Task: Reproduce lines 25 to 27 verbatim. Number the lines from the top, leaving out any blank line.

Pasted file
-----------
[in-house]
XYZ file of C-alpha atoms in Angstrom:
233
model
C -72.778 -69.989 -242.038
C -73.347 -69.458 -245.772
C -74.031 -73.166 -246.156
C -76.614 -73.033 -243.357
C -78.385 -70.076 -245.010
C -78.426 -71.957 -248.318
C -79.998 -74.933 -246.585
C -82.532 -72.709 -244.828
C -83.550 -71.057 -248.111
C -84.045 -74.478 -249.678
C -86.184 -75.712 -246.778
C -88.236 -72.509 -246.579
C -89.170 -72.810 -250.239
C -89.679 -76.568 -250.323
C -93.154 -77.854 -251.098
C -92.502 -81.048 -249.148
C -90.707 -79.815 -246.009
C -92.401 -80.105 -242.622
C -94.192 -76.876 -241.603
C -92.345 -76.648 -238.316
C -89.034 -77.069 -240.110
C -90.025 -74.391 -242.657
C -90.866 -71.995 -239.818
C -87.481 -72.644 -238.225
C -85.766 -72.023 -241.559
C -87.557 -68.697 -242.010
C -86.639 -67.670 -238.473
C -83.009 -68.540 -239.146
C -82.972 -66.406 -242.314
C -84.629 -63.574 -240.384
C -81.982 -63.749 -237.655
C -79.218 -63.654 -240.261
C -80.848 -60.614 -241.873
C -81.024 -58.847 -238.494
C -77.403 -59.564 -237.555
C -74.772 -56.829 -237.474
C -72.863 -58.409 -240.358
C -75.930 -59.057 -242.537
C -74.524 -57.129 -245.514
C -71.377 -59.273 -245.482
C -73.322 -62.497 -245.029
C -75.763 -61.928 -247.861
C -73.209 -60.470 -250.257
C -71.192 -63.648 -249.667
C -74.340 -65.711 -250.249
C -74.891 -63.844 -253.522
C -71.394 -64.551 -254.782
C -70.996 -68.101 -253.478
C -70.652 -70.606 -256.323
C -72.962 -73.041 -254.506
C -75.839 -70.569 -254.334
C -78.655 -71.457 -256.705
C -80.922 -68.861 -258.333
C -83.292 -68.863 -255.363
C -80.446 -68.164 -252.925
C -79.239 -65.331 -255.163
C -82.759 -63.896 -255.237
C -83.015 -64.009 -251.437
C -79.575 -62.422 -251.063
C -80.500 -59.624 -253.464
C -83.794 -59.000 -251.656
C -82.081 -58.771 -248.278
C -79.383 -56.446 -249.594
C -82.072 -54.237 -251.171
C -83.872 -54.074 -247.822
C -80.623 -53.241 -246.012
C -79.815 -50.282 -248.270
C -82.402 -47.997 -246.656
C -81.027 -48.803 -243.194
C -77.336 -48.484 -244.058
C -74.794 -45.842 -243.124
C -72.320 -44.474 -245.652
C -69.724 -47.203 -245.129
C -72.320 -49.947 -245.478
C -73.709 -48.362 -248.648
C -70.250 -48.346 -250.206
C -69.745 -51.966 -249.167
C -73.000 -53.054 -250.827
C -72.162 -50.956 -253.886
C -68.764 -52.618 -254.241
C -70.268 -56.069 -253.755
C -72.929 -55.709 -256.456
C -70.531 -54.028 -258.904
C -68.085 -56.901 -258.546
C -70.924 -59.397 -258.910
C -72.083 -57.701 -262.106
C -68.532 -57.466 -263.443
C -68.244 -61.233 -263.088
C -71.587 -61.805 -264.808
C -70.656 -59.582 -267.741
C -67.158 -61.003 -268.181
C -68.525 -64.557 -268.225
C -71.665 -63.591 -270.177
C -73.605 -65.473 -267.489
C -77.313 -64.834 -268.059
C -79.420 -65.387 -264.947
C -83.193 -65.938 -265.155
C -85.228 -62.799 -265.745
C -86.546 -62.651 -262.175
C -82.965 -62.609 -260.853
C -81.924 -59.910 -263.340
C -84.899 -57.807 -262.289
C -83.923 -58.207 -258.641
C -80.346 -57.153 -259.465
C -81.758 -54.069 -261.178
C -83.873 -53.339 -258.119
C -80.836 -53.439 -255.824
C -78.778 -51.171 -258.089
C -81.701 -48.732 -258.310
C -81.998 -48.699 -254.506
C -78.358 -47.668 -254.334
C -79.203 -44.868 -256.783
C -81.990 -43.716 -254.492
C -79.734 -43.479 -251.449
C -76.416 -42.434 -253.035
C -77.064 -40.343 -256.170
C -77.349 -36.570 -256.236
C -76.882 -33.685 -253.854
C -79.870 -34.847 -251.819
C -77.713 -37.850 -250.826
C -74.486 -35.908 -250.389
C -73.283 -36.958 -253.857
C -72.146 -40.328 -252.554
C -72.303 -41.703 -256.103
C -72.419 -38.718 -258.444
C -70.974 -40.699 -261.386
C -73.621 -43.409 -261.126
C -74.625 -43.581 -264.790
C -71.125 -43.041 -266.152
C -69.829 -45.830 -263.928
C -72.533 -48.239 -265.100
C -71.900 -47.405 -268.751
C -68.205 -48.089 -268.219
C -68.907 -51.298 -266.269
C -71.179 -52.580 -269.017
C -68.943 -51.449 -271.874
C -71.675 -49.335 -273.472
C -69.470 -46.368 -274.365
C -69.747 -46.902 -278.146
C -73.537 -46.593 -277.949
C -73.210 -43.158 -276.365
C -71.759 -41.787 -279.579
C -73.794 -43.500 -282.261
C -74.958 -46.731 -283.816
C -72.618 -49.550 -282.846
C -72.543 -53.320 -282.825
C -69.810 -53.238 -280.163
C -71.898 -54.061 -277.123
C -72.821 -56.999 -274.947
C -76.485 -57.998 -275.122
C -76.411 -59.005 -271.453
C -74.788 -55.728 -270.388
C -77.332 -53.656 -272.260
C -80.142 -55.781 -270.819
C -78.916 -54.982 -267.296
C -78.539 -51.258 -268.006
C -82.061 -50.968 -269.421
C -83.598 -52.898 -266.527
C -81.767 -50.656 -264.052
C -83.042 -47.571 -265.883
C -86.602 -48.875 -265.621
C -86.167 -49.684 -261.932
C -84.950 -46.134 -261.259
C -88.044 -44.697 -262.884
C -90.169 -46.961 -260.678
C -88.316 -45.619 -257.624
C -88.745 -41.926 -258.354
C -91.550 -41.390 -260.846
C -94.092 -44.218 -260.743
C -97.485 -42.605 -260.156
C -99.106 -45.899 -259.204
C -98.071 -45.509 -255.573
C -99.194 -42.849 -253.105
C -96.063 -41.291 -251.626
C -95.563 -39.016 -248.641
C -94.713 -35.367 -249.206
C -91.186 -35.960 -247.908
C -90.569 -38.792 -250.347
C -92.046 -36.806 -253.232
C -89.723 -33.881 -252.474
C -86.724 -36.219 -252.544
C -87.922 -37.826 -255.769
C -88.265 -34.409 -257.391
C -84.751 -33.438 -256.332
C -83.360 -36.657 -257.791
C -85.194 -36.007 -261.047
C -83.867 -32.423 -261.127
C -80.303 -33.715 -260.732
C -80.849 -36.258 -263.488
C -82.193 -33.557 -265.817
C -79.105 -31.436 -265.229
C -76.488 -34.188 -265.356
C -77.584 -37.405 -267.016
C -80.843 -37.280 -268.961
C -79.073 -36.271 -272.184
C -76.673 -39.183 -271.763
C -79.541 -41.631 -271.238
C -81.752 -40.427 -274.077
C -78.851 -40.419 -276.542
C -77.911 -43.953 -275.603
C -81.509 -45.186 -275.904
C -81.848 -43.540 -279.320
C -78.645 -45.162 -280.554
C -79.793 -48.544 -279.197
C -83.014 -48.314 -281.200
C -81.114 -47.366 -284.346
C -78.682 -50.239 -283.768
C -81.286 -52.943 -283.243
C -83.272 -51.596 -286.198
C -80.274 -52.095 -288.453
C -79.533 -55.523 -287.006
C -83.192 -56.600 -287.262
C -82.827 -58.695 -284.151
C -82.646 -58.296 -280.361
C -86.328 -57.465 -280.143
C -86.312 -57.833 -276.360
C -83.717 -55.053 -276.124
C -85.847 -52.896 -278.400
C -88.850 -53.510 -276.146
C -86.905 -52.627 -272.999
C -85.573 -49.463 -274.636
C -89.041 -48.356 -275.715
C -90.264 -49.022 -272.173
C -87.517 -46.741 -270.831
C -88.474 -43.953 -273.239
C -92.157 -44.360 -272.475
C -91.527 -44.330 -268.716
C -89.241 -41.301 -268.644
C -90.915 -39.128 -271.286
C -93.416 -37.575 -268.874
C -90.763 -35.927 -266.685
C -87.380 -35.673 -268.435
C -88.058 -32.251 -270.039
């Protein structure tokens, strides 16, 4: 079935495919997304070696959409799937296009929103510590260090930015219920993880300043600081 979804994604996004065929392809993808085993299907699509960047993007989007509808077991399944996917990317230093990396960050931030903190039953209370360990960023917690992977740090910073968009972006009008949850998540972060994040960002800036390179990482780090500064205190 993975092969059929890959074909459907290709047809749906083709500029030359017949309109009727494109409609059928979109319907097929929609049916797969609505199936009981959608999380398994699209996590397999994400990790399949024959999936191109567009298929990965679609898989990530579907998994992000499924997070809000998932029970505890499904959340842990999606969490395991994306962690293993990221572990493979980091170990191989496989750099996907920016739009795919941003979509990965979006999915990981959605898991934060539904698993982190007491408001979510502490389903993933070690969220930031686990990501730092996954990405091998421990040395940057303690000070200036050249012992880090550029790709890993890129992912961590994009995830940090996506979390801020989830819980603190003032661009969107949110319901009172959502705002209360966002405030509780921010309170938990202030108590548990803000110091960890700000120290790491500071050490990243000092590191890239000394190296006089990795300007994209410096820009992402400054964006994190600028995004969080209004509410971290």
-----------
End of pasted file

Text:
C -89.034 -77.069 -240.110
C -90.025 -74.391 -242.657
C -90.866 -71.995 -239.818